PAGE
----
On a recent morning, Scott had woken earlier than usual – just as a gorgeous, orange-pink sun was beginning to crest over the horizon. (He and Kat’s house, “The Treehouse,” is ideal for watching sunrises.) It took a few minutes for the light to shine down into the valley but, when it did, he saw Maia grazing in the pasture.
With Ingo at sanctuary, there have been many discussions lately about autonomy and that having what we call “fences of freedom” creates massive amounts of safe space for elephants to roam at all times of the day and night. Ingo recently made the point that this is the first sanctuary he’s worked at where elephants are left to make their own decisions at night, rather than have their time outside dictated by humans.
It is almost never the norm for captive elephants to be able to roam freely at night. Most zoos have schedules for times when animals are inside and outside; other sanctuaries around the world might bring elephants in at night for security restrictions or other reasons, unable to allow them to wander the habitat, under the moonlight, when the rest of the world quiets down and a whole other natural world wakes up. When you zoom out to look at the big picture, so many captive animal schedules are loosely based on the human work time clock.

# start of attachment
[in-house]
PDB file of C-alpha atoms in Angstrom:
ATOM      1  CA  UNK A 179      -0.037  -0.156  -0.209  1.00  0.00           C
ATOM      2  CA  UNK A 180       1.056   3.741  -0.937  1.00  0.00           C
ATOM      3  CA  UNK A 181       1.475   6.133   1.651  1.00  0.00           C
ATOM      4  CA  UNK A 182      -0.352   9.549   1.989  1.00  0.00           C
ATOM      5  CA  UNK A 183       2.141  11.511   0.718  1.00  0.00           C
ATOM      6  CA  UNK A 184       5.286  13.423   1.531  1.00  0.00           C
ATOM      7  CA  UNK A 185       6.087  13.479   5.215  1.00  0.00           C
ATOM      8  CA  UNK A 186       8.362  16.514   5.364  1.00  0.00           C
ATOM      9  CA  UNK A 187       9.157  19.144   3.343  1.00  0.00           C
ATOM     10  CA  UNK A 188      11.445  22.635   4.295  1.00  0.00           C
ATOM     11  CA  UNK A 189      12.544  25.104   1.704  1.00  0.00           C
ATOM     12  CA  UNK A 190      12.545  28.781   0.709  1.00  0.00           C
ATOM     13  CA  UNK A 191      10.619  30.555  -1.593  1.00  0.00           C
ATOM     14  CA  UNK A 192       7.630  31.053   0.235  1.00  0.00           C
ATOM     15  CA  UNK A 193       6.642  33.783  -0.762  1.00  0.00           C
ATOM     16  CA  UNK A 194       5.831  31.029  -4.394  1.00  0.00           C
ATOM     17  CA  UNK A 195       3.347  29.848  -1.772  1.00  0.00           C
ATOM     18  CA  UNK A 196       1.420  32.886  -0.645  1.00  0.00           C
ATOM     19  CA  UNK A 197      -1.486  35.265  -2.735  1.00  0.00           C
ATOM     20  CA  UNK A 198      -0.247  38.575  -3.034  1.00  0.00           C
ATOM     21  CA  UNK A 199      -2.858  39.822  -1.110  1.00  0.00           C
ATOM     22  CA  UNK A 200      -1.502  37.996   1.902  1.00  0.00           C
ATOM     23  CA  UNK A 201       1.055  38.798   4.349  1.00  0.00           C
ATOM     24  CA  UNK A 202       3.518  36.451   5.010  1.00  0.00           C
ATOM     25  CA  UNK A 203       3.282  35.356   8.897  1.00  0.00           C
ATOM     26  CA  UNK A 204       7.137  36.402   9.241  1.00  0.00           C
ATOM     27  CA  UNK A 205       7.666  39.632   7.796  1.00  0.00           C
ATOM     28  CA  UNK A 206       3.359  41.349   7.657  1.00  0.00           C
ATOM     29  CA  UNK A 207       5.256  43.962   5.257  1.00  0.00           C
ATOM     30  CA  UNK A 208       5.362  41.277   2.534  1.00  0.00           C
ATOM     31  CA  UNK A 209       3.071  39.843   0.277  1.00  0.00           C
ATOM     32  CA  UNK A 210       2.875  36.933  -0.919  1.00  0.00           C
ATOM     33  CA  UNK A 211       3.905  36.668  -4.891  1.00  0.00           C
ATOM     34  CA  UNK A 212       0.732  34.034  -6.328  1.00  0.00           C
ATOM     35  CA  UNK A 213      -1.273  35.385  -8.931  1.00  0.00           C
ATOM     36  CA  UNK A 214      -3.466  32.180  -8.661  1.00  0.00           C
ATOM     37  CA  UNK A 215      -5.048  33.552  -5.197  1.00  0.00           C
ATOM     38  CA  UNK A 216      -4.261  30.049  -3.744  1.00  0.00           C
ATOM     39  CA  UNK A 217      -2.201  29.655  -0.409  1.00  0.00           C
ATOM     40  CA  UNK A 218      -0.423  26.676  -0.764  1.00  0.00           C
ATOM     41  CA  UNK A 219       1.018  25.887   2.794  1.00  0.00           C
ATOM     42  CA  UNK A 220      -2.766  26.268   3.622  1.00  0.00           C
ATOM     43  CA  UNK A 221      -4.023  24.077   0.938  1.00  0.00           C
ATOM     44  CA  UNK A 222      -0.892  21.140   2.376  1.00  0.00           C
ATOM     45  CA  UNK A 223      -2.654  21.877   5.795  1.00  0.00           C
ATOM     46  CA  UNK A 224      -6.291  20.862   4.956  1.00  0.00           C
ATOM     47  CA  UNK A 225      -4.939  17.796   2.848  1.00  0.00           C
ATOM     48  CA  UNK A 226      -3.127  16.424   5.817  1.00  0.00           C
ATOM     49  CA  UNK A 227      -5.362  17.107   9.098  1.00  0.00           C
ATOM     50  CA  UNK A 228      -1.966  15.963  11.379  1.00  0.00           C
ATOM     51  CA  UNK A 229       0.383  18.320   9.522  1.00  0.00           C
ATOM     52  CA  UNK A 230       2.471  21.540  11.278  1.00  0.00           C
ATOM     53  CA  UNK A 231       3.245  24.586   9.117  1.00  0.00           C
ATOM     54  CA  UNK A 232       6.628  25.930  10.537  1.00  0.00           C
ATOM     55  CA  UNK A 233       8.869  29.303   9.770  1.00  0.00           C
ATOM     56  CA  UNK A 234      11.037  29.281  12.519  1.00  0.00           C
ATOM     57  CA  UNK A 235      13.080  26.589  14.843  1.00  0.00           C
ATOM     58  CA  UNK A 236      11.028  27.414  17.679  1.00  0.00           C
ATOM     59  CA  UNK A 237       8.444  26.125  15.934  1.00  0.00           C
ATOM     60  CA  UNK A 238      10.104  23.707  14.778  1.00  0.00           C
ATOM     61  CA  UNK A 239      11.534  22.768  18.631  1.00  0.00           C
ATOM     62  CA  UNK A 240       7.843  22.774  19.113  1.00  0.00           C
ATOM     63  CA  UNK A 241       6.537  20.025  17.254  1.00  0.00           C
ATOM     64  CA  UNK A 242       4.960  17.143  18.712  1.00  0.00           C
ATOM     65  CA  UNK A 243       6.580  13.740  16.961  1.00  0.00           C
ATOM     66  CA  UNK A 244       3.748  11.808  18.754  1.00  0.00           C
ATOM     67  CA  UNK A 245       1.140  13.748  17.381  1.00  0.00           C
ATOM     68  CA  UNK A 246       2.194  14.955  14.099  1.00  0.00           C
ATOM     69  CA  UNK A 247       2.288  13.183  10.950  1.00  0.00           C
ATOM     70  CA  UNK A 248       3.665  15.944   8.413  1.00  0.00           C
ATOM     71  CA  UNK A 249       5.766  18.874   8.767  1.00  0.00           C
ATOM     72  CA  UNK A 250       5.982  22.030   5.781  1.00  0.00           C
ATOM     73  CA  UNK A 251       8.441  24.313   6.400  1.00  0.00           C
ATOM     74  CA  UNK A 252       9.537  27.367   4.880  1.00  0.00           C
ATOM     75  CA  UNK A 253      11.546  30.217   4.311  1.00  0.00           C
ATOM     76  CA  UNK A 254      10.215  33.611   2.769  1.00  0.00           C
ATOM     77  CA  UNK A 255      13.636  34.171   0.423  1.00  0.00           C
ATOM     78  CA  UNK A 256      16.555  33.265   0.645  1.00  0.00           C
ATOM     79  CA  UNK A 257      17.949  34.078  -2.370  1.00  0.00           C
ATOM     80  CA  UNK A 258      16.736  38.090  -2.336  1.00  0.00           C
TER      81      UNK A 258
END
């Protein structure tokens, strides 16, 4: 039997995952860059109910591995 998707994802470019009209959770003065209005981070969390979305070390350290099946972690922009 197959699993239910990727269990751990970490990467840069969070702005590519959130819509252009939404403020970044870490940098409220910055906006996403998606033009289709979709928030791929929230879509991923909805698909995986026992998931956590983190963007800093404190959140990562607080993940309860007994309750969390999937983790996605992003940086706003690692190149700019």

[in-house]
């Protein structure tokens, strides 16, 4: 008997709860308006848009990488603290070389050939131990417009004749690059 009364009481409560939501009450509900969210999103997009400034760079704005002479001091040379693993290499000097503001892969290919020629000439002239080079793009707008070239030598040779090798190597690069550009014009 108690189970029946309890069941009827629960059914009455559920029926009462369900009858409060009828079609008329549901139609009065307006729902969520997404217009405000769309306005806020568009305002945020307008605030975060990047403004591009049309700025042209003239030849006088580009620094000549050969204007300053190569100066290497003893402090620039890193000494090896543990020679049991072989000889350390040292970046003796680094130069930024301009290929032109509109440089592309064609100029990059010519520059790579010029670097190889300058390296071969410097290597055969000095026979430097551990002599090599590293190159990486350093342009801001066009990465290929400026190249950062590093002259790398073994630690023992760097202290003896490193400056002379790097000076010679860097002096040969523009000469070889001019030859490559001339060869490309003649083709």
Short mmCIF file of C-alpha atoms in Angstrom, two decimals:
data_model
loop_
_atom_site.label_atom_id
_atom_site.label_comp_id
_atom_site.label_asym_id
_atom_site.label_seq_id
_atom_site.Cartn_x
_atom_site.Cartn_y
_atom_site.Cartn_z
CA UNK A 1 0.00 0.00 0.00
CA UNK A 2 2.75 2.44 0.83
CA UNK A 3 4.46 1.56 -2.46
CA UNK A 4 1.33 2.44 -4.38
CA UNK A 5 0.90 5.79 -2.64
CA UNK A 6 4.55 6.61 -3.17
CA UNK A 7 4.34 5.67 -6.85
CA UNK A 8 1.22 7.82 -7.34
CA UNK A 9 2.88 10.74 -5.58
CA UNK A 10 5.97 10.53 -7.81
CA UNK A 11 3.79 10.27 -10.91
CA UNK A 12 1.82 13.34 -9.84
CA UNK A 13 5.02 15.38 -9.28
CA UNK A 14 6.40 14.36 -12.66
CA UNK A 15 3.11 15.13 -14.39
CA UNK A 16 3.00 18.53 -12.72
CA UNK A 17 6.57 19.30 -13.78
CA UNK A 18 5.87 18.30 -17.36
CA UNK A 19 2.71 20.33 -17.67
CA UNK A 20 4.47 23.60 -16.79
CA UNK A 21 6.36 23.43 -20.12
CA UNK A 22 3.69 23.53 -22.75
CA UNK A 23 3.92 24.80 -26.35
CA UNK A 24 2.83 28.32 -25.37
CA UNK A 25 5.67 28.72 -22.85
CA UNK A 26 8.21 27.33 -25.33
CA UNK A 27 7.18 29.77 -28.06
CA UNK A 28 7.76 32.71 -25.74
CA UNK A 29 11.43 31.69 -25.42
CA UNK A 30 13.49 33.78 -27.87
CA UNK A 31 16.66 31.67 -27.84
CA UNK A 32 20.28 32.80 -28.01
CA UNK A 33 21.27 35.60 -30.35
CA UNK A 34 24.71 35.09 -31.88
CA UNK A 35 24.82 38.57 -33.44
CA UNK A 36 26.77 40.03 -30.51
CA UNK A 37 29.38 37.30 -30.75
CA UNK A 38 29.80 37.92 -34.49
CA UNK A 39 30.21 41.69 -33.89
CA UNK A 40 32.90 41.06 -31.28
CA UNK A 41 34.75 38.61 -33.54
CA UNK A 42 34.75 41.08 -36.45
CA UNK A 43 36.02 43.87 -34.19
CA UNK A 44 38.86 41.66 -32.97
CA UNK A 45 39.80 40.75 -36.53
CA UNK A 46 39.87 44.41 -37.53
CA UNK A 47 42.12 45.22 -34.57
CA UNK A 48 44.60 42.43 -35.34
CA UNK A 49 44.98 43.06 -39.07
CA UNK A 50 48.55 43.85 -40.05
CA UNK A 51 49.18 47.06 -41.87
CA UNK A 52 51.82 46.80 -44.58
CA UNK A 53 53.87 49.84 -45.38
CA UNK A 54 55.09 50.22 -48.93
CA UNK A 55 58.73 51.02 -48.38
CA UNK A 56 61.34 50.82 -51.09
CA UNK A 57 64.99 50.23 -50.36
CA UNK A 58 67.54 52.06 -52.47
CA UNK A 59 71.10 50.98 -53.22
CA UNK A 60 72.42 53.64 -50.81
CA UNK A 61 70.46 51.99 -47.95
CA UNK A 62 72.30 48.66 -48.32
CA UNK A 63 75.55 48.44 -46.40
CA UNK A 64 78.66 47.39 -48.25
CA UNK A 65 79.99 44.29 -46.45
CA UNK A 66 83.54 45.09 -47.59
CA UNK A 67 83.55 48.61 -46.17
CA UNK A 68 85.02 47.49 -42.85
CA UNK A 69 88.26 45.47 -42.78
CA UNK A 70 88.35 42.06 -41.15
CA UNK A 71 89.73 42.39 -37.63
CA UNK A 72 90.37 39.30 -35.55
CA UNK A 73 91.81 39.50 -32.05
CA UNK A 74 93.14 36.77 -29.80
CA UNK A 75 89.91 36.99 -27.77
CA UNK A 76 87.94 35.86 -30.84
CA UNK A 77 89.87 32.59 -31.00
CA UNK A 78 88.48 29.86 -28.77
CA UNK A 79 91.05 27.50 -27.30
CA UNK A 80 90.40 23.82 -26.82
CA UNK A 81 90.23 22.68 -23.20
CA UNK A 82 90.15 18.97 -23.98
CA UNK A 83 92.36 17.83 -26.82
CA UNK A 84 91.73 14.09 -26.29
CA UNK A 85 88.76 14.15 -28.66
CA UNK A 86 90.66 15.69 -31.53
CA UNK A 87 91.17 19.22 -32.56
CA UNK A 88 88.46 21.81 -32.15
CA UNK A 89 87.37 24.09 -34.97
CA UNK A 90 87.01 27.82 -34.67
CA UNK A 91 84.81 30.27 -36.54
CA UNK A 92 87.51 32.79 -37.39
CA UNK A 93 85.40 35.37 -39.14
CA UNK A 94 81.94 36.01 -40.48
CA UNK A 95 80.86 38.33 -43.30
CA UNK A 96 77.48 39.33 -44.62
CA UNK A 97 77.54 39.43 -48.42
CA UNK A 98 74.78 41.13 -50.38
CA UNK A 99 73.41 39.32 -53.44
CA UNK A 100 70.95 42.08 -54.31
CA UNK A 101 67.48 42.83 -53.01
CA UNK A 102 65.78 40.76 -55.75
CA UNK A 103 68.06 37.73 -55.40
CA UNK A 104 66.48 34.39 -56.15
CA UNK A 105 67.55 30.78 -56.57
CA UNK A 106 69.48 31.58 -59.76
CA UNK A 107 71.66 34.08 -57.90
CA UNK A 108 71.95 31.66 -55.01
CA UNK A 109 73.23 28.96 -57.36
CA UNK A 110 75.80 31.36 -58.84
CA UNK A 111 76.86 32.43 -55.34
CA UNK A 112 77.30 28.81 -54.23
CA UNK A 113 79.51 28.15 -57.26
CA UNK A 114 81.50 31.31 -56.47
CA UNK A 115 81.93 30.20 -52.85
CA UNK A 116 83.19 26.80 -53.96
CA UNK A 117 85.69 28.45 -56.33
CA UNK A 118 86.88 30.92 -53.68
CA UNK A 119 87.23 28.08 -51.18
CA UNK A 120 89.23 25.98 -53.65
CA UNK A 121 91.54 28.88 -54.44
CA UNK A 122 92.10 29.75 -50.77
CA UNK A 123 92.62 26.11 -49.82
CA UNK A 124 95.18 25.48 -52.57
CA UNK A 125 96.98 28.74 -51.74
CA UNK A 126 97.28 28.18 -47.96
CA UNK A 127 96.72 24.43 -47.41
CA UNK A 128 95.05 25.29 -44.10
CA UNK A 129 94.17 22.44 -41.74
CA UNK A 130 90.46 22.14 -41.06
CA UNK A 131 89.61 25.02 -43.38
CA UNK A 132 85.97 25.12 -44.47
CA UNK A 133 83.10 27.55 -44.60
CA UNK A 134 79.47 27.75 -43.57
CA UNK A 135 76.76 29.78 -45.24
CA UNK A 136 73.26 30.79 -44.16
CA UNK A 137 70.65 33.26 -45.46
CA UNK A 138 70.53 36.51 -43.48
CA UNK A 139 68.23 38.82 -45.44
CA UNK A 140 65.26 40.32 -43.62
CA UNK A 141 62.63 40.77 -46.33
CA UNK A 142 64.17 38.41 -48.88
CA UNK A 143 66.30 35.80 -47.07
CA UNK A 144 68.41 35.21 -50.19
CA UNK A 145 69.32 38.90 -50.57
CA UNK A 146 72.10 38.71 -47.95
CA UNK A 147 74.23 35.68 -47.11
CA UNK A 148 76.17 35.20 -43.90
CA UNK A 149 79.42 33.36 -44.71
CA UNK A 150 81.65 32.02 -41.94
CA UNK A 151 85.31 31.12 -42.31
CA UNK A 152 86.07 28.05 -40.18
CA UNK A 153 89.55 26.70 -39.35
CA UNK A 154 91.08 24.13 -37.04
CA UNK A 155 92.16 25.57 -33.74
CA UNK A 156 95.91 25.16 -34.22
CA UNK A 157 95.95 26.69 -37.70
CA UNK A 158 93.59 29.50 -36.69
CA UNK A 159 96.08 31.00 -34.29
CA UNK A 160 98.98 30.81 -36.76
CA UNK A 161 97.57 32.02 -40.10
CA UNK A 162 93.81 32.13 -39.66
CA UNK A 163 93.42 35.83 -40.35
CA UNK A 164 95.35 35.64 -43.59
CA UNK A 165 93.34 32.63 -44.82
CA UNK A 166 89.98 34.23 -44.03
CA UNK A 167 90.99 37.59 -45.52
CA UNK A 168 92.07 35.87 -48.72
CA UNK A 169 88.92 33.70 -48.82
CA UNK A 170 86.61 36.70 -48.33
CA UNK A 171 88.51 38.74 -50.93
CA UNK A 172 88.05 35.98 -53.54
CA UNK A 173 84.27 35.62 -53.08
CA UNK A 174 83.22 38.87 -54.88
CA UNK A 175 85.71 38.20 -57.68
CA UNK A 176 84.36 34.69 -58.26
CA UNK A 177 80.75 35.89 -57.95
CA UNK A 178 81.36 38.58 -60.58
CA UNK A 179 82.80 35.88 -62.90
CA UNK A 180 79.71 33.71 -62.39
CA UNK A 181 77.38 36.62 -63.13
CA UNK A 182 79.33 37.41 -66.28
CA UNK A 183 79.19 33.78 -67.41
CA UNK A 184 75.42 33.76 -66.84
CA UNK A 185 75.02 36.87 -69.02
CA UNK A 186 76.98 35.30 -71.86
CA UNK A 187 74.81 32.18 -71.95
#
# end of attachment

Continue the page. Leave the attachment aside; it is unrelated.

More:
But here, at first light, Scott saw Maia grazing in the pasture, and it truly punctuated the type of mind shift that elephants experience when they have autonomy over something as simple as their own time; there will not be any time clock for them to adhere to. When no one is around, the elephants can do what they want; that is profound, impactful and, unfortunately, rare.
This photo of Lady was actually taken at sunset, but she is headed off to an evening of freedom.